SHANGHAI — Alibaba Group’s latest quarter ended Sept. 30 showed strong top- and bottom-line growth on the back of a buoyant consumer recovery in China, even as the company remained vague on questions about how a possible tightening of restrictions on Ant Group, its financial payments subsidiary, may impact spending on its core retail marketplaces.
Investors were stunned on Tuesday after Ant Group abruptly called off its $34.5 billion dual-listings in Hong Kong and Shanghai in what would have been the world’s largest market debut, following a meeting with Mainland Chinese regulators.
Only speaking in broad terms about the incident in an earnings call, chief executive officer Daniel Zhang said, “As an Ant Group major shareholder, Alibaba is actively evaluating the impact on our business in response to the proposed change.”
Zhang declined to disclose what percentage of spending on its platforms took place via Alipay’s Huabei, which essentially functions like a digital credit card, and how a potential curtailment of Ant Group’s activities may impact Alibaba’s growth of its marketplaces.
The majority of Chinese shoppers skipped right over the physical credit card era to digital wallets like Ant Group-operated Alipay, using the app for a multitude of tasks: from shopping on credit to managing their investment accounts and taking out mortgages and other loans.
Nonetheless, the fundamentals of China’s consumer economy are looking bright, with national GDP rising 4.9 percent year-over-year in the third quarter.
For the quarter ended Sept. 30, Alibaba’s revenue totaled 155.1 billion renminbi, or $22.8 billion, an increase of 30 percent year-over-year. Adjusted earnings before interest, taxes, depreciation and amortization increased 28 percent year-over-year to 47.5 billion renminbi, or $7 billion.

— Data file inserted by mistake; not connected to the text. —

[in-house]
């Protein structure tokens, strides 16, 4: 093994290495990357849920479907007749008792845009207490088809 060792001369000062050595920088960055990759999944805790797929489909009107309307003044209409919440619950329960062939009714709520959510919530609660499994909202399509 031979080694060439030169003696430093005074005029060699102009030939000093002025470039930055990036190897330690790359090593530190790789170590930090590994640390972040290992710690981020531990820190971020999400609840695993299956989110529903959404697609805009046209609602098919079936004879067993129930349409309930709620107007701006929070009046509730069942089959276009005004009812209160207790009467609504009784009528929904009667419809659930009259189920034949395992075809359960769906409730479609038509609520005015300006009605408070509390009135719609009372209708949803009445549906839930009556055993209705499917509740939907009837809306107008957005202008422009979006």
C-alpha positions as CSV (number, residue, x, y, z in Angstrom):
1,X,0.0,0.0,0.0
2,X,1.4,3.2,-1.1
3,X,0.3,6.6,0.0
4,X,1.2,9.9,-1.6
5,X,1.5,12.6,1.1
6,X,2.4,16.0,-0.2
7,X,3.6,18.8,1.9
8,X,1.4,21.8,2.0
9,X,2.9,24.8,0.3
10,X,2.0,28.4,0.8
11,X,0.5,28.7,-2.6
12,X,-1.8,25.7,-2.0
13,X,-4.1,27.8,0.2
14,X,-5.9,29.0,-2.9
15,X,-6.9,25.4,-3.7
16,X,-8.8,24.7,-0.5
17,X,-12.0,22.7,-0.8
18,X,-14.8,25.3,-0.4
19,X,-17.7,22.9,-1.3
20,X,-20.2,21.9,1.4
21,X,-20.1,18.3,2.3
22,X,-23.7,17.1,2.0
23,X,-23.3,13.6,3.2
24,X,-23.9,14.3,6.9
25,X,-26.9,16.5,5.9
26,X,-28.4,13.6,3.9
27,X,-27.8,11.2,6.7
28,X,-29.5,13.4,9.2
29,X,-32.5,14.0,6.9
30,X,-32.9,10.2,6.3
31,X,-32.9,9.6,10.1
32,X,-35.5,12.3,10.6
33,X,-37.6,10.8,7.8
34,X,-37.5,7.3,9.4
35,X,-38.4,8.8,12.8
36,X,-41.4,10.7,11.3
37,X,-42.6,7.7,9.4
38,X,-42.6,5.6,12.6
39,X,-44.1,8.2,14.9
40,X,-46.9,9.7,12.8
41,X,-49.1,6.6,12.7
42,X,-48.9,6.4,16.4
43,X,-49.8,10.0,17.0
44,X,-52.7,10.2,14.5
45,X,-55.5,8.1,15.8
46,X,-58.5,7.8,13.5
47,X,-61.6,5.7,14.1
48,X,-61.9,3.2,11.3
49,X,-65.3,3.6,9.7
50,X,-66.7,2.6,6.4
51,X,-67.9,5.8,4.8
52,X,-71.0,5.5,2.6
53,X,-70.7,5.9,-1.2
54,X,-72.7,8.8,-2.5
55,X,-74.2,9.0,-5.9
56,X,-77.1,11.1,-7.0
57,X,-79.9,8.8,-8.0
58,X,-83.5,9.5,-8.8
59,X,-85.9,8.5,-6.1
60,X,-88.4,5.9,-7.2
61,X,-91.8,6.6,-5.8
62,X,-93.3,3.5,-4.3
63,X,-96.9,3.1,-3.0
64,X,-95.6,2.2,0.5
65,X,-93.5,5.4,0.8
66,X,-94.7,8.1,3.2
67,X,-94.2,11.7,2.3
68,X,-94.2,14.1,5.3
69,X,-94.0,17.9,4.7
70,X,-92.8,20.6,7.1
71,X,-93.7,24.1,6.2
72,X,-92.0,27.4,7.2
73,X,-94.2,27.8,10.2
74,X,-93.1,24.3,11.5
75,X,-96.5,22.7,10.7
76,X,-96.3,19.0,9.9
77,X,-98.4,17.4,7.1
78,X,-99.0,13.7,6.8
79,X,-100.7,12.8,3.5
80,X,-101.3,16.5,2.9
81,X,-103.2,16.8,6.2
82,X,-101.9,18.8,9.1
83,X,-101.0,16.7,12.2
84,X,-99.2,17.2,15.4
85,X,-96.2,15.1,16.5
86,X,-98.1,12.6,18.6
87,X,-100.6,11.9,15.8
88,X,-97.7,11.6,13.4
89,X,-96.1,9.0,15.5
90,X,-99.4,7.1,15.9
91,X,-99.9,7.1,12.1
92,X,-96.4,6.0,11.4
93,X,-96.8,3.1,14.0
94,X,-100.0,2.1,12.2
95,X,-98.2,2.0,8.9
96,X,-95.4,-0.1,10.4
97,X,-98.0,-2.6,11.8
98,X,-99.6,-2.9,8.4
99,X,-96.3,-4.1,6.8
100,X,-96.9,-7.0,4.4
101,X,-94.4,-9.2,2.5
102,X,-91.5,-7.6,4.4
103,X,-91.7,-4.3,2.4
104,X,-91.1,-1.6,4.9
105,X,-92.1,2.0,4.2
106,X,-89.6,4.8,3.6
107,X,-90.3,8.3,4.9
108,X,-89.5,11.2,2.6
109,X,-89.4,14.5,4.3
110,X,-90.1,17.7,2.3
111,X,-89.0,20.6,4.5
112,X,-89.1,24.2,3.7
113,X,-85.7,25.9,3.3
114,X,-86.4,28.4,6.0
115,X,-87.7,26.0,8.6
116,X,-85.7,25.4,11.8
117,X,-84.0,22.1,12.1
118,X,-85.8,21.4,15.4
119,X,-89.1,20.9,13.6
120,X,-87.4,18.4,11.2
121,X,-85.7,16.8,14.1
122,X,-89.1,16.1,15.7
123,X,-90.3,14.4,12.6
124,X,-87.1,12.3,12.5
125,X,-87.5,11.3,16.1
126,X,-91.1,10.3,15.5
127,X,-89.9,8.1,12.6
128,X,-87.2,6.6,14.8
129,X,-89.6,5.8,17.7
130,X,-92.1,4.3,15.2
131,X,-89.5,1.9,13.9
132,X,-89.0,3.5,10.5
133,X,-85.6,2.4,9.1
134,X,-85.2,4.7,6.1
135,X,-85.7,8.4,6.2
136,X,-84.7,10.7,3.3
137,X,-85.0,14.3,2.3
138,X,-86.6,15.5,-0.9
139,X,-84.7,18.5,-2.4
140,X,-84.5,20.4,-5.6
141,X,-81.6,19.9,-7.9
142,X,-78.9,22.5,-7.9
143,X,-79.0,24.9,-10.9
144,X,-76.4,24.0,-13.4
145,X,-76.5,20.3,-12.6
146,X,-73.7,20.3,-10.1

Net income attributable to ordinary shareholders was 28.8 billion renminbi, or $4.2 billion, down 60 percent over the same period last year, due to a onetime gain upon the receipt of the 33 percent equity interest in Ant Group. Excluding the gain, non-GAAP net income rose 44 percent.
Core commerce revenue came to 130.9 billion renminbi, or $19.3 billion, up 29 percent year-over-year. Tmall online physical goods gross merchandise value gained 21 percent year-over-year, Taobao online physical goods GMV grew at a high-teens percent and Tmall Global GMV rose 37 percent year-over-year.
Fast-moving consumer goods in particular saw big increases, growing 28 percent for the period. Food items leapt 38 percent and health care products, 58 percent. Growth of Tmall apparel is now higher than what it was in the pre-COVID-19 period, the company said.
Annual active consumers on China retail marketplaces reached 757 million, an increase of 15 million from June 30, while mobile monthly active users reached 881 million in that same period, an increase of seven million.
Alibaba is right in the midst of Singles’ Day Sale festivities. This year the company added Nov. 1 to 3 as an additional shopping window before the main event arrives on Nov. 11, creating a four-day-long sale in total. It gives merchants and consumers greater flexibility to maneuver the globe’s largest consumer event, stirring up more spending and easing the pressures of the sale on Alibaba’s logistics network.
This week, reports circulated that Alibaba is about to invest $300 million in luxury e-commerce platform Farfetch, which was followed a day later by the announcement that Eurazeo had netted 90.4 million euros by selling all of its shares in Farfetch. Neither company has commented on the speculation.
In October, Alibaba Group spent $3.6 billion to acquire a controlling stake in Sun Art Retail Group, China’s largest supermarket operator and struck a deal with Dufry to form a joint venture to explore the booming domestic Chinese travel-retail market, particularly in Sanya, Hainan.
“Alibaba has a lot of infrastructure relevant to any opportunities including travel retail because we have a digital wallet, we have a travel platform, and China retail marketplaces, which is a huge interface for hundreds of millions of consumers,” Zhang elaborated. “Many could be travelers to a duty-free store in a free trade port [of Hainan]. We could try to leverage what we have in our family to grow the travel-retail business.”